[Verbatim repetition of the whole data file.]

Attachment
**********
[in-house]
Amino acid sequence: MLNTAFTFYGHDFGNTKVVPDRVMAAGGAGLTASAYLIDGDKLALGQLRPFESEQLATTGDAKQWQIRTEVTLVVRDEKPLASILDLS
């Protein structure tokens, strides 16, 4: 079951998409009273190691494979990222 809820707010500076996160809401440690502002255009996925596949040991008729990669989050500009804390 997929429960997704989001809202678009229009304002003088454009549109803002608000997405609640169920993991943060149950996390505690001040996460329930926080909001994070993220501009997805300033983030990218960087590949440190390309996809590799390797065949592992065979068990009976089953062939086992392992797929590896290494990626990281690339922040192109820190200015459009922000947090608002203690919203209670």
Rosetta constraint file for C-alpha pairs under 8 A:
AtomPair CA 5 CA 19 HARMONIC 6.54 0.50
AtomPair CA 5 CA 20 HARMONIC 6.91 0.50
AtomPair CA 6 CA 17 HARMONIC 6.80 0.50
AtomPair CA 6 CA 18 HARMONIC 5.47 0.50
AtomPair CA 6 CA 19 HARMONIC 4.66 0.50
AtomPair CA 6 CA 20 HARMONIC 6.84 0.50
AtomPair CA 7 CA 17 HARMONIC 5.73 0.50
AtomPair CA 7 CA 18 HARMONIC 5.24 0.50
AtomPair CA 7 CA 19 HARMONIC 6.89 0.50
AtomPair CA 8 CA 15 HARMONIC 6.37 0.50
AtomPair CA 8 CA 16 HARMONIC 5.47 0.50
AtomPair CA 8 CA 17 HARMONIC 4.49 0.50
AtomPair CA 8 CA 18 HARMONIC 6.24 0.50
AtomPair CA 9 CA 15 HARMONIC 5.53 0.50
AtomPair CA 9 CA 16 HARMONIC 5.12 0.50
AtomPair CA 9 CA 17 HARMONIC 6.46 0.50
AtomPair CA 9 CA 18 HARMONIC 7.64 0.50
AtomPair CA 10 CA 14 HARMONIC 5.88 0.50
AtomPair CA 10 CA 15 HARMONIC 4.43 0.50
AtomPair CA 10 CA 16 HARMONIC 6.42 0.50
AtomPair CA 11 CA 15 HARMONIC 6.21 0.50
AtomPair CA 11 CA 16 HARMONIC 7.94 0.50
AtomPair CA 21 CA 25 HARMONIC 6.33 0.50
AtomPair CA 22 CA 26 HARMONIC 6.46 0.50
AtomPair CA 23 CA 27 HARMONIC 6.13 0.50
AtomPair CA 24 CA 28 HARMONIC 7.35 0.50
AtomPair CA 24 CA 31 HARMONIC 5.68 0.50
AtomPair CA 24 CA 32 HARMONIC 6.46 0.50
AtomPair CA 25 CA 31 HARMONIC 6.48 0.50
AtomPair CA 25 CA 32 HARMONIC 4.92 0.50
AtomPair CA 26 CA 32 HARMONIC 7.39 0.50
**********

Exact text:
[in-house]
Amino acid sequence: MLNTAFTFYGHDFGNTKVVPDRVMAAGGAGLTASAYLIDGDKLALGQLRPFESEQLATTGDAKQWQIRTEVTLVVRDEKPLASILDLS
């Protein structure tokens, strides 16, 4: 079951998409009273190691494979990222 809820707010500076996160809401440690502002255009996925596949040991008729990669989050500009804390 997929429960997704989001809202678009229009304002003088454009549109803002608000997405609640169920993991943060149950996390505690001040996460329930926080909001994070993220501009997805300033983030990218960087590949440190390309996809590799390797065949592992065979068990009976089953062939086992392992797929590896290494990626990281690339922040192109820190200015459009922000947090608002203690919203209670």
Rosetta constraint file for C-alpha pairs under 8 A:
AtomPair CA 5 CA 19 HARMONIC 6.54 0.50
AtomPair CA 5 CA 20 HARMONIC 6.91 0.50
AtomPair CA 6 CA 17 HARMONIC 6.80 0.50
AtomPair CA 6 CA 18 HARMONIC 5.47 0.50
AtomPair CA 6 CA 19 HARMONIC 4.66 0.50
AtomPair CA 6 CA 20 HARMONIC 6.84 0.50
AtomPair CA 7 CA 17 HARMONIC 5.73 0.50
AtomPair CA 7 CA 18 HARMONIC 5.24 0.50
AtomPair CA 7 CA 19 HARMONIC 6.89 0.50
AtomPair CA 8 CA 15 HARMONIC 6.37 0.50
AtomPair CA 8 CA 16 HARMONIC 5.47 0.50
AtomPair CA 8 CA 17 HARMONIC 4.49 0.50
AtomPair CA 8 CA 18 HARMONIC 6.24 0.50
AtomPair CA 9 CA 15 HARMONIC 5.53 0.50
AtomPair CA 9 CA 16 HARMONIC 5.12 0.50
AtomPair CA 9 CA 17 HARMONIC 6.46 0.50
AtomPair CA 9 CA 18 HARMONIC 7.64 0.50
AtomPair CA 10 CA 14 HARMONIC 5.88 0.50
AtomPair CA 10 CA 15 HARMONIC 4.43 0.50
AtomPair CA 10 CA 16 HARMONIC 6.42 0.50
AtomPair CA 11 CA 15 HARMONIC 6.21 0.50
AtomPair CA 11 CA 16 HARMONIC 7.94 0.50
AtomPair CA 21 CA 25 HARMONIC 6.33 0.50
AtomPair CA 22 CA 26 HARMONIC 6.46 0.50
AtomPair CA 23 CA 27 HARMONIC 6.13 0.50
AtomPair CA 24 CA 28 HARMONIC 7.35 0.50
AtomPair CA 24 CA 31 HARMONIC 5.68 0.50
AtomPair CA 24 CA 32 HARMONIC 6.46 0.50
AtomPair CA 25 CA 31 HARMONIC 6.48 0.50
AtomPair CA 25 CA 32 HARMONIC 4.92 0.50
AtomPair CA 26 CA 32 HARMONIC 7.39 0.50